Nude mice were injected subcutaneously with 20×106 K562 cells. These human cells have been shown to have plasma membrane-bound receptors for transferrin. Three weeks later, tumours were visible at the injection sites. For purposes of example, a representative animal will be presented with supporting tumour-imaging photographs.
A tumour measuring 10 mm in diameter and standing 15 mm high was apparent posterio-laterally three weeks after the injection of K562 cells (FIG. 2). The mouse was 40 mm long.
The animal was injected intraperitoneally with a lactoperoxidase prepared conjugate of 125 I-transferrin containing 5 μgrams apotransferrin and 5×106 cpm of 125 I. Eight hours later the mouse was imaged for 10,000 counts by using an image analyzer fitted with a collimator and the tracing was developed on X-ray film. The machine was standardized at an intensity setting of 800. The result (FIG. 3) was essentially that obtained from a blood pool study done on control nude or Swiss white mice who were not injected with K562 cells.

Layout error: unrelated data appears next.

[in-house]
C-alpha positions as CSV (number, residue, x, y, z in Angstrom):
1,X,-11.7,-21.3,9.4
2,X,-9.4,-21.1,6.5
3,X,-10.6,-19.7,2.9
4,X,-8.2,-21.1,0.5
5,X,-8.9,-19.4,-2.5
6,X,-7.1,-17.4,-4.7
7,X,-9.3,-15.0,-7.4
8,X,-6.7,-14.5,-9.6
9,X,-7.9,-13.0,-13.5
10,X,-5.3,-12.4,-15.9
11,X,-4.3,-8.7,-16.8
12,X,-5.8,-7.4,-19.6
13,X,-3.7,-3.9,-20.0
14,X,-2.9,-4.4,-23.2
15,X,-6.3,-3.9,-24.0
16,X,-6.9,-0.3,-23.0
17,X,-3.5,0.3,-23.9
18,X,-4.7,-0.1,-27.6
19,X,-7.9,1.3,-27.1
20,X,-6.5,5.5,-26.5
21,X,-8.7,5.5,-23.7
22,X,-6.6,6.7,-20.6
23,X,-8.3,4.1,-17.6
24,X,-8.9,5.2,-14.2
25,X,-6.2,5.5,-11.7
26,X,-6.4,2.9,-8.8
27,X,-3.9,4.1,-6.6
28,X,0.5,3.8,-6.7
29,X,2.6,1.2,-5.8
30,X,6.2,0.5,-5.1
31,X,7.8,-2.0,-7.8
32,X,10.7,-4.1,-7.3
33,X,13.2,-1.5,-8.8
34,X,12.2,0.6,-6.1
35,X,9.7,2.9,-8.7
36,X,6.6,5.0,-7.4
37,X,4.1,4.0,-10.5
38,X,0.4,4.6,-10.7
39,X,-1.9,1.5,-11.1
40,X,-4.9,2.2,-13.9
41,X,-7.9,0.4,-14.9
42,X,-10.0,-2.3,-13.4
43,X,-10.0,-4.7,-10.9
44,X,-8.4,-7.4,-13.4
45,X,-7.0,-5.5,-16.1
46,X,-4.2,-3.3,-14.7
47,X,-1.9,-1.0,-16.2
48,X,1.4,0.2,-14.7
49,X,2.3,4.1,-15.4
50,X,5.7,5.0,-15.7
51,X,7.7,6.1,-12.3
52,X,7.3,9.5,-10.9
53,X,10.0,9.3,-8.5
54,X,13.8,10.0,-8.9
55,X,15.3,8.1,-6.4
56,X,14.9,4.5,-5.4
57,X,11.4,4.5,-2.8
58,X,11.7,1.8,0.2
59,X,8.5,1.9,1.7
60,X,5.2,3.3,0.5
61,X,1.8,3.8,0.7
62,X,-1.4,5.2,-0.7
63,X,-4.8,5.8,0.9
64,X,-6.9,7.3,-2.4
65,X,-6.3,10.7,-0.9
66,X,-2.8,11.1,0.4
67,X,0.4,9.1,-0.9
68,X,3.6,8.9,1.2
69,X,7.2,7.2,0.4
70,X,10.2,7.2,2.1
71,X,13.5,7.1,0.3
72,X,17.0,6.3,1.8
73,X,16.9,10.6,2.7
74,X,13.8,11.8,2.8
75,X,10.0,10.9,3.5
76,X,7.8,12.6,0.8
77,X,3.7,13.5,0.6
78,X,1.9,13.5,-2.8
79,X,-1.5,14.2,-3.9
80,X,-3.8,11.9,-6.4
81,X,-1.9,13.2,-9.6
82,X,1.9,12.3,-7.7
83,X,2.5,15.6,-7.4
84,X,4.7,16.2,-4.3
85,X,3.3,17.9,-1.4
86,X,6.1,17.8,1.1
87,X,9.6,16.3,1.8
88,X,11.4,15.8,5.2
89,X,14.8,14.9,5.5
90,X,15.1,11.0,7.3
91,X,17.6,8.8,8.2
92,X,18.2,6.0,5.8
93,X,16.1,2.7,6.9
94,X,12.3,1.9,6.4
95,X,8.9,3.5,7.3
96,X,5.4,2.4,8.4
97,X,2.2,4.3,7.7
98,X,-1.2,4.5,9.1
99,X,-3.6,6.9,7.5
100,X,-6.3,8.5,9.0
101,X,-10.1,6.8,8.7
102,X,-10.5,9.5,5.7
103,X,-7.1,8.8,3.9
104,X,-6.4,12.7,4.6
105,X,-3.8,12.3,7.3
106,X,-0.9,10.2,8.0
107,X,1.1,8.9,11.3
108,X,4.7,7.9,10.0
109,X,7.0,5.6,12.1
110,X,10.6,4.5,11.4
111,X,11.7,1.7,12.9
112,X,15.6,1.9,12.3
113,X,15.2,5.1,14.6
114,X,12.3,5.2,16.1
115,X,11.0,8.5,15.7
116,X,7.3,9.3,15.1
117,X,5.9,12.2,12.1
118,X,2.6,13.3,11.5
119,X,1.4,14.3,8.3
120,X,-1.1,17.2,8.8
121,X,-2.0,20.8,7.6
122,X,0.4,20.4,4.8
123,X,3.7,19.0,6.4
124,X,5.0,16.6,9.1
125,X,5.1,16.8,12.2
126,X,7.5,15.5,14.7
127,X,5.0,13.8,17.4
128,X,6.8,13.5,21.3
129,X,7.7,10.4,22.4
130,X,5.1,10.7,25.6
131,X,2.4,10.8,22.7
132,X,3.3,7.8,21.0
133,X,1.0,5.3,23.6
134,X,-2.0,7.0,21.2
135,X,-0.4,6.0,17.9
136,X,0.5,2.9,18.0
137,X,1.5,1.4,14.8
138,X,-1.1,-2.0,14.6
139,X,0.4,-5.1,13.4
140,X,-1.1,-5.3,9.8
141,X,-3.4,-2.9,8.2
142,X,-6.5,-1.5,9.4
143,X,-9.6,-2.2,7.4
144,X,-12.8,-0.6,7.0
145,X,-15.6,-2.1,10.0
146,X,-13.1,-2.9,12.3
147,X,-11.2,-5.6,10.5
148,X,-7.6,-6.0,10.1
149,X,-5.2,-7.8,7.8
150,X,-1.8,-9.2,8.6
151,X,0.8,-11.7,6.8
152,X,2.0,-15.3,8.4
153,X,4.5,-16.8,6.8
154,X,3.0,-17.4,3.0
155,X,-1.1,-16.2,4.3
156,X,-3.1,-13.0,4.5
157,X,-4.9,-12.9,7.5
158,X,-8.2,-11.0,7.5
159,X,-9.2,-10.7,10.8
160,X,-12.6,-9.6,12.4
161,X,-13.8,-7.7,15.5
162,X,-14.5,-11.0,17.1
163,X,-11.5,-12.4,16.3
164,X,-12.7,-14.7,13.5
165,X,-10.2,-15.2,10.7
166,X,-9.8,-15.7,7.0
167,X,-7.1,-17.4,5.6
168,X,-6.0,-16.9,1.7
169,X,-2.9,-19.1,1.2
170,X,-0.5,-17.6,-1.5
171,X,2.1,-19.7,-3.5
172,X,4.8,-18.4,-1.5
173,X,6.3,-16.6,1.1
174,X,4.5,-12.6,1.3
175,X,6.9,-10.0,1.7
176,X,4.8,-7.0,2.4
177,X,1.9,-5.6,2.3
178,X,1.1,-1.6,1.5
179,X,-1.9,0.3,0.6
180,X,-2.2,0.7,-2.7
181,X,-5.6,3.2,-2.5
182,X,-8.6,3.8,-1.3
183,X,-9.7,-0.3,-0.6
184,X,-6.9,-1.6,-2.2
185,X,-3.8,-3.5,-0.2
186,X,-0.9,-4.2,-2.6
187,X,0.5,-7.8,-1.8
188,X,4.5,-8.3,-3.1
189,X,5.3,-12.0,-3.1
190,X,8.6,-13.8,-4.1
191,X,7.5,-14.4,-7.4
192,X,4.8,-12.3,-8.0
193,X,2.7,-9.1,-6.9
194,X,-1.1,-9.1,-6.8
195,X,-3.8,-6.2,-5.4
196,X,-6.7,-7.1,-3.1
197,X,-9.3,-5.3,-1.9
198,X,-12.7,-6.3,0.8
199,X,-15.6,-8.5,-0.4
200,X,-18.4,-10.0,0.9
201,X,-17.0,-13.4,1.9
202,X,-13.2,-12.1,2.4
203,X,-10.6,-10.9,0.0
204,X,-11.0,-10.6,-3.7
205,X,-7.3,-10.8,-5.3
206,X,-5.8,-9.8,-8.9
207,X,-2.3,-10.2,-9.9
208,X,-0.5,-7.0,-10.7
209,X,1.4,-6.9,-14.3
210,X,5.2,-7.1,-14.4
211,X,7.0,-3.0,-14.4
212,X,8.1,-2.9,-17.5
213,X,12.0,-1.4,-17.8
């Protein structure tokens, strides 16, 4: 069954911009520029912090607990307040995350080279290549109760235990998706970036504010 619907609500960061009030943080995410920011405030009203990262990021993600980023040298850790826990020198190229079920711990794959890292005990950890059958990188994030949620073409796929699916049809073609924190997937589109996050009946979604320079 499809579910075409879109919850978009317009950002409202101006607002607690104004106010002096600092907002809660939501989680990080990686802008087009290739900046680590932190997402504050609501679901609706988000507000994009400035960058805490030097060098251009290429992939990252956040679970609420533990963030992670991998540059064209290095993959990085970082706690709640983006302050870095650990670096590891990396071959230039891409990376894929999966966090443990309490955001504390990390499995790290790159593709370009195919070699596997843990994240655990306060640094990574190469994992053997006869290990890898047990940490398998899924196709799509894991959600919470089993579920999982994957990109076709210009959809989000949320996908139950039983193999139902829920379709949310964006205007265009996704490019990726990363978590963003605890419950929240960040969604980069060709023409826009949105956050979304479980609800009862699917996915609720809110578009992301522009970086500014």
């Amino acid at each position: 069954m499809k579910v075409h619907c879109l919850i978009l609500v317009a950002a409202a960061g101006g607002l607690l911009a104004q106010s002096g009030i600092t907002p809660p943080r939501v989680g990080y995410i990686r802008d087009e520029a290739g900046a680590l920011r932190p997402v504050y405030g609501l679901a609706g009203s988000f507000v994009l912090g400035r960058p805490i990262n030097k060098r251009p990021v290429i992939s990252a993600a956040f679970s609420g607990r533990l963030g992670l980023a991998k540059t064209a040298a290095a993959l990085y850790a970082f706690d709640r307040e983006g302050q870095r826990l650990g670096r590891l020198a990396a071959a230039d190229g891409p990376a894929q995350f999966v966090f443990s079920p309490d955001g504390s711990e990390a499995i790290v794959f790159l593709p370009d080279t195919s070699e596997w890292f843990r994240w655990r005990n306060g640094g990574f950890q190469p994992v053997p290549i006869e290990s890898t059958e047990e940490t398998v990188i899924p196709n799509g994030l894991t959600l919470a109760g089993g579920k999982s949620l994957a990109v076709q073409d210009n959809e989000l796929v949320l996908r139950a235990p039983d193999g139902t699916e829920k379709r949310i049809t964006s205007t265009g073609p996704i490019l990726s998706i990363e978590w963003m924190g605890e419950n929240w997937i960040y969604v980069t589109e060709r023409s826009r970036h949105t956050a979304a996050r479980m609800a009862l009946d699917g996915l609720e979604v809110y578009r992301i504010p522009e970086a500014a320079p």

Thirty-two hours after injection of conjugate, the tumour could be distinguished from the blood pool distribution of radio labelled conjugate. This appeared as a posterio-lateral protruding mass (FIG. 4a). When the distribution of blood pool was shielded with a lead apron, the dimensions of the K562 tumour were visualised (FIG. 4b).
Fifty-six hours after injection of conjugate, two major changes were noted. Firstly, the blood pool distribution was less extensive and appeared as an abdominal mass which as shown by necropsy and radioactive organ counting in parallel test animals to be largely liver and gut. Secondly, the tumour could easily be distinguished from the abdominal mass as a larger posterior mass (FIG. 5).
Seventy-eight hours after injection of conjugate, the abdominal mass had cleared and the K562 tumour remained as an area of intense radioactivity (FIG. 6). At this time, there was no localized focus of irradiation from control animals who received conjugate without having received a prior injection of K562 cells. The total body emission from control animals was so low as to be barely detectable by X-ray film.